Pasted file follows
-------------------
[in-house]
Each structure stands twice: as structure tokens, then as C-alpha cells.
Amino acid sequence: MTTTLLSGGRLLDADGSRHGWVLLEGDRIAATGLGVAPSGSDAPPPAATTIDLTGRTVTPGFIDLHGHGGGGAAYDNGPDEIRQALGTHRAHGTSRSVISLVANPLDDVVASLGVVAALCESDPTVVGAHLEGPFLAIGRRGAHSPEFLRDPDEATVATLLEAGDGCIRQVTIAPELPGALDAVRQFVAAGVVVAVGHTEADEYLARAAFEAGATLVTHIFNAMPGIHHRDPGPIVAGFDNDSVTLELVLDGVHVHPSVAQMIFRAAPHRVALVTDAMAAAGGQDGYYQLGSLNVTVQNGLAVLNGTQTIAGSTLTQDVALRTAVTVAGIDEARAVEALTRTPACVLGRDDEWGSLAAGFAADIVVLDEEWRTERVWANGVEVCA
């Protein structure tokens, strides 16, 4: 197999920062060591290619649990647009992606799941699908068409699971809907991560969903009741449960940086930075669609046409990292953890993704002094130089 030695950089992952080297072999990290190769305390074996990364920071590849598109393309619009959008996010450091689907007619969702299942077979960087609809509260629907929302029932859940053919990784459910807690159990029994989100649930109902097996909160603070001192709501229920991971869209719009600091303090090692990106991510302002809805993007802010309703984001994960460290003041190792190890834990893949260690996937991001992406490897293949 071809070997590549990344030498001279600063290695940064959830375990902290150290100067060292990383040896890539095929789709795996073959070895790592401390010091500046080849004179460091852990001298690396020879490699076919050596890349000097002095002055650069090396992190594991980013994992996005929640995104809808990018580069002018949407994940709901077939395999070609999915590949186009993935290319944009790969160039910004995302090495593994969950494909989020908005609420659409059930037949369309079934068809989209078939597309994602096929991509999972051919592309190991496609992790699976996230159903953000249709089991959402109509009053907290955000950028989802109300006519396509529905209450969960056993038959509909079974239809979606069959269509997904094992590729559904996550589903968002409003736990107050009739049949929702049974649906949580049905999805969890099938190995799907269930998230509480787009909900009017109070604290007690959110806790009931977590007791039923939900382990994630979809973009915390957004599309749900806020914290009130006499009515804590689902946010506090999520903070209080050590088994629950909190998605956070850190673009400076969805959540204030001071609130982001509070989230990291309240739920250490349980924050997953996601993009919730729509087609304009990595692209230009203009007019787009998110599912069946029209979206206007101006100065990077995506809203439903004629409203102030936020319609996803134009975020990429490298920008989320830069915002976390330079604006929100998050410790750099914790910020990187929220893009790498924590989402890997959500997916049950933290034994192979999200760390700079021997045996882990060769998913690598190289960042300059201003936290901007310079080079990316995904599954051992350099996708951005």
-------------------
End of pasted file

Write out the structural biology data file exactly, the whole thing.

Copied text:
[in-house]
Each structure stands twice: as structure tokens, then as C-alpha cells.
Amino acid sequence: MTTTLLSGGRLLDADGSRHGWVLLEGDRIAATGLGVAPSGSDAPPPAATTIDLTGRTVTPGFIDLHGHGGGGAAYDNGPDEIRQALGTHRAHGTSRSVISLVANPLDDVVASLGVVAALCESDPTVVGAHLEGPFLAIGRRGAHSPEFLRDPDEATVATLLEAGDGCIRQVTIAPELPGALDAVRQFVAAGVVVAVGHTEADEYLARAAFEAGATLVTHIFNAMPGIHHRDPGPIVAGFDNDSVTLELVLDGVHVHPSVAQMIFRAAPHRVALVTDAMAAAGGQDGYYQLGSLNVTVQNGLAVLNGTQTIAGSTLTQDVALRTAVTVAGIDEARAVEALTRTPACVLGRDDEWGSLAAGFAADIVVLDEEWRTERVWANGVEVCA
């Protein structure tokens, strides 16, 4: 197999920062060591290619649990647009992606799941699908068409699971809907991560969903009741449960940086930075669609046409990292953890993704002094130089 030695950089992952080297072999990290190769305390074996990364920071590849598109393309619009959008996010450091689907007619969702299942077979960087609809509260629907929302029932859940053919990784459910807690159990029994989100649930109902097996909160603070001192709501229920991971869209719009600091303090090692990106991510302002809805993007802010309703984001994960460290003041190792190890834990893949260690996937991001992406490897293949 071809070997590549990344030498001279600063290695940064959830375990902290150290100067060292990383040896890539095929789709795996073959070895790592401390010091500046080849004179460091852990001298690396020879490699076919050596890349000097002095002055650069090396992190594991980013994992996005929640995104809808990018580069002018949407994940709901077939395999070609999915590949186009993935290319944009790969160039910004995302090495593994969950494909989020908005609420659409059930037949369309079934068809989209078939597309994602096929991509999972051919592309190991496609992790699976996230159903953000249709089991959402109509009053907290955000950028989802109300006519396509529905209450969960056993038959509909079974239809979606069959269509997904094992590729559904996550589903968002409003736990107050009739049949929702049974649906949580049905999805969890099938190995799907269930998230509480787009909900009017109070604290007690959110806790009931977590007791039923939900382990994630979809973009915390957004599309749900806020914290009130006499009515804590689902946010506090999520903070209080050590088994629950909190998605956070850190673009400076969805959540204030001071609130982001509070989230990291309240739920250490349980924050997953996601993009919730729509087609304009990595692209230009203009007019787009998110599912069946029209979206206007101006100065990077995506809203439903004629409203102030936020319609996803134009975020990429490298920008989320830069915002976390330079604006929100998050410790750099914790910020990187929220893009790498924590989402890997959500997916049950933290034994192979999200760390700079021997045996882990060769998913690598190289960042300059201003936290901007310079080079990316995904599954051992350099996708951005």